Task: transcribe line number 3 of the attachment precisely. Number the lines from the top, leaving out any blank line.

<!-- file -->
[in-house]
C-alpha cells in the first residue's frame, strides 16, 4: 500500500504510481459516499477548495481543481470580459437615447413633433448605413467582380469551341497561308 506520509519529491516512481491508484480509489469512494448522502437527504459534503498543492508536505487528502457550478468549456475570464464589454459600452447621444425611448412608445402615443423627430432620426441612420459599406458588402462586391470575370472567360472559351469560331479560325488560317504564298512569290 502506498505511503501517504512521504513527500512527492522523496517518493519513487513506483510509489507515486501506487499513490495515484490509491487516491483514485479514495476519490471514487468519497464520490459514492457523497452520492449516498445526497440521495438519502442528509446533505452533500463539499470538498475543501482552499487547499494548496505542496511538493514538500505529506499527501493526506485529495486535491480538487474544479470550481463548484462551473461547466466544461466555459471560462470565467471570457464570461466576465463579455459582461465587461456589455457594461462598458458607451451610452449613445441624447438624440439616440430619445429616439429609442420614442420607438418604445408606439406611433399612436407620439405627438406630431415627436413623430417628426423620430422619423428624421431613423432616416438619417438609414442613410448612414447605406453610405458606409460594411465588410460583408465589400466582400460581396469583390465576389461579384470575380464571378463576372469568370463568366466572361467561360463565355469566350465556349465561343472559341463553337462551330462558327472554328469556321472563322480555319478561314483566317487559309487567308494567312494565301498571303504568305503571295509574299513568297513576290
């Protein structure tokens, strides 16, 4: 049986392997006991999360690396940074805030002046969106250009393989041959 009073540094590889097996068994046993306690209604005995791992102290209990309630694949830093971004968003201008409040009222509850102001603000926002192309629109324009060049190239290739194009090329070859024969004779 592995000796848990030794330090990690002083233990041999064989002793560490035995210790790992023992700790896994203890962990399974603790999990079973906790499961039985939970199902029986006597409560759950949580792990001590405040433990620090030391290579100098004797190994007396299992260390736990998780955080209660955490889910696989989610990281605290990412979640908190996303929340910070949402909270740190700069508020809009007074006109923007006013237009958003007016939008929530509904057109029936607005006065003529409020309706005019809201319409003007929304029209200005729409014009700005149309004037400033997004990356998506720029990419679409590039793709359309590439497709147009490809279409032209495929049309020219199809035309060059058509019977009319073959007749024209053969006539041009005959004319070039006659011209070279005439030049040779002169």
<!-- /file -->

């Protein structure tokens, strides 16, 4: 049986392997006991999360690396940074805030002046969106250009393989041959 009073540094590889097996068994046993306690209604005995791992102290209990309630694949830093971004968003201008409040009222509850102001603000926002192309629109324009060049190239290739194009090329070859024969004779 592995000796848990030794330090990690002083233990041999064989002793560490035995210790790992023992700790896994203890962990399974603790999990079973906790499961039985939970199902029986006597409560759950949580792990001590405040433990620090030391290579100098004797190994007396299992260390736990998780955080209660955490889910696989989610990281605290990412979640908190996303929340910070949402909270740190700069508020809009007074006109923007006013237009958003007016939008929530509904057109029936607005006065003529409020309706005019809201319409003007929304029209200005729409014009700005149309004037400033997004990356998506720029990419679409590039793709359309590439497709147009490809279409032209495929049309020219199809035309060059058509019977009319073959007749024209053969006539041009005959004319070039006659011209070279005439030049040779002169």